The wall of bricks during Lent is a visual symbol of the nebulous walls that we create when we stop connecting with God and with one another… when we start turning ourselves inward. Walter Brueggemann, author of our Lenten study Sabbath as Resistance, talks about living in a world at "brick making speed" when we are always producing and always in this productivity mode and we don't take time to rest, which prevents us from being the neighbors that God calls us to be. So the wall was built up as a visual representation of what it looks like when walls begin to prevent us from doing the things we would normally do… such as worship in a regular way.
In 2014 First Lutheran studied the scriptural stations of the cross as part of their Lenten devotions. As part of the devotions, 14 artistic members of First Lutheran were asked to create work, one for each station. The slideshow below showcases their work. A PDF of the devotion that contains their artwork can be download by click here.
A note on the Scriptural Stations of the cross…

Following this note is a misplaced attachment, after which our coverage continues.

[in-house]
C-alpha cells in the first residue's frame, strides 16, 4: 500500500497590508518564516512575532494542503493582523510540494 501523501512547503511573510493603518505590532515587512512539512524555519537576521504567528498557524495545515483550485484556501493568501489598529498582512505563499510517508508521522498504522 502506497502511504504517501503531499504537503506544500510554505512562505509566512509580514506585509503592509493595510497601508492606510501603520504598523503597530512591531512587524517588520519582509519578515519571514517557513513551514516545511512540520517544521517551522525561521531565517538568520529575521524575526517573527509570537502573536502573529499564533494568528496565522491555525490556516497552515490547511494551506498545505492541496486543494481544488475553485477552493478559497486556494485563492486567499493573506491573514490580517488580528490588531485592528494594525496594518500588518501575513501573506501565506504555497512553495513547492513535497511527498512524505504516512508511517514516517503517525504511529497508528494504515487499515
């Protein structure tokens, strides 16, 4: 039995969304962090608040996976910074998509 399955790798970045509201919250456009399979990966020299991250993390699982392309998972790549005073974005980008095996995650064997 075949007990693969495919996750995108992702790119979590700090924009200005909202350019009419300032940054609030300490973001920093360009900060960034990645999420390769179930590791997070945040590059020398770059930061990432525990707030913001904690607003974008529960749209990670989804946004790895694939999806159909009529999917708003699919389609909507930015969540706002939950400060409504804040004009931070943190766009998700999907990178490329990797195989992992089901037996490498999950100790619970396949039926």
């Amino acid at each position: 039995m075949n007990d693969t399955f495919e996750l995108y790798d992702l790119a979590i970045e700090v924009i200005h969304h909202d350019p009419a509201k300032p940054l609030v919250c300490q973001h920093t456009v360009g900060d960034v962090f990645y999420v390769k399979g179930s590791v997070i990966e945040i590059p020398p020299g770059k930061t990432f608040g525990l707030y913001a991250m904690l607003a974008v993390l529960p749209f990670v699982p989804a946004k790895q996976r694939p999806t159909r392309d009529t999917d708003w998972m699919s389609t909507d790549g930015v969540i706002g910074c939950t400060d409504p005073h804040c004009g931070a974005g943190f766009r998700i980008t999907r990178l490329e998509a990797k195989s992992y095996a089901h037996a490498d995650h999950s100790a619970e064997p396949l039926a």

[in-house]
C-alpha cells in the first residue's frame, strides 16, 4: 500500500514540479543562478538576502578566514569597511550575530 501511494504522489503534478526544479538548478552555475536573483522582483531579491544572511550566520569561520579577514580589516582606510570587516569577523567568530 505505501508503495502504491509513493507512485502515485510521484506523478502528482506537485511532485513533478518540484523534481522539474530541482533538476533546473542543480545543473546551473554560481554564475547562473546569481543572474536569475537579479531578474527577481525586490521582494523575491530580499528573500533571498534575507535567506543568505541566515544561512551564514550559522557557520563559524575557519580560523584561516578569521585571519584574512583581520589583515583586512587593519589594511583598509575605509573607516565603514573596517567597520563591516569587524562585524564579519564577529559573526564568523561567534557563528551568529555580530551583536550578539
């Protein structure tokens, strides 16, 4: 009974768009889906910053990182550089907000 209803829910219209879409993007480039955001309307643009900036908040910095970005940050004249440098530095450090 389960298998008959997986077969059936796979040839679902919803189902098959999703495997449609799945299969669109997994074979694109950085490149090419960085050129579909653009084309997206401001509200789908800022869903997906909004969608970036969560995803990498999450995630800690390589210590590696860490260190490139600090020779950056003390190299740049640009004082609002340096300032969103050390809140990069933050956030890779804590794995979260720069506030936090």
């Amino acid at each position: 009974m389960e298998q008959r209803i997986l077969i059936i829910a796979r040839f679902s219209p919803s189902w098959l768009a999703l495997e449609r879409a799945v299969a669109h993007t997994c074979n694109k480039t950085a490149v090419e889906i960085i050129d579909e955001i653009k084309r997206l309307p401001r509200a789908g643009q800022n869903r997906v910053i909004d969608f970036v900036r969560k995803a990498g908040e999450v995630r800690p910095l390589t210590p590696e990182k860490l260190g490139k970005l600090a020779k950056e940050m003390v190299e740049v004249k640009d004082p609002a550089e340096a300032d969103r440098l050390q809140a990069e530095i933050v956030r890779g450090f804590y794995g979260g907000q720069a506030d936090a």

Since ancient days, those who make a pilgrimage to Jerusalem to be where Jesus was, and to walk where he walked have been quite intentional about following the “Way of the Cross” otherwise known in Latin as “Via Dolorosa”. As a pilgrim followed the path, she would stop fourteen times for prayer: to remember Jesus condemned to death, Jesus meeting his mother along the road, Simon of Cyrene taking the cross for him, 3 falls of Jesus along the way, the crucifixion, death, and eventually his entombment. Each stop along the way became known as a ‘station’ of the cross. Since most Christians couldn’t make a pilgrimage all the way to Jerusalem, churches started to commission artwork to bring the stations into their sanctuaries. Many Roman Catholic churches have 14 stations around their nave so that anyone can prayerfully follow the ‘way of the cross’. The problem with the stations is that some of them are not found in Scripture. Jesus, for example, never falls with the cross in any of the gospels. The stations fell out of favor with Protestants during the Reformation for this very reason, as we believed all devotion must be centered in the Word. On Good Friday in 1991 Pope John Paul II issued scriptural stations of the cross which are the basis for this booklet. From the Garden of Gethsemane to the tomb, these stations make use of all four gospels so that we may follow the final steps of Jesus as he made his way to the cross.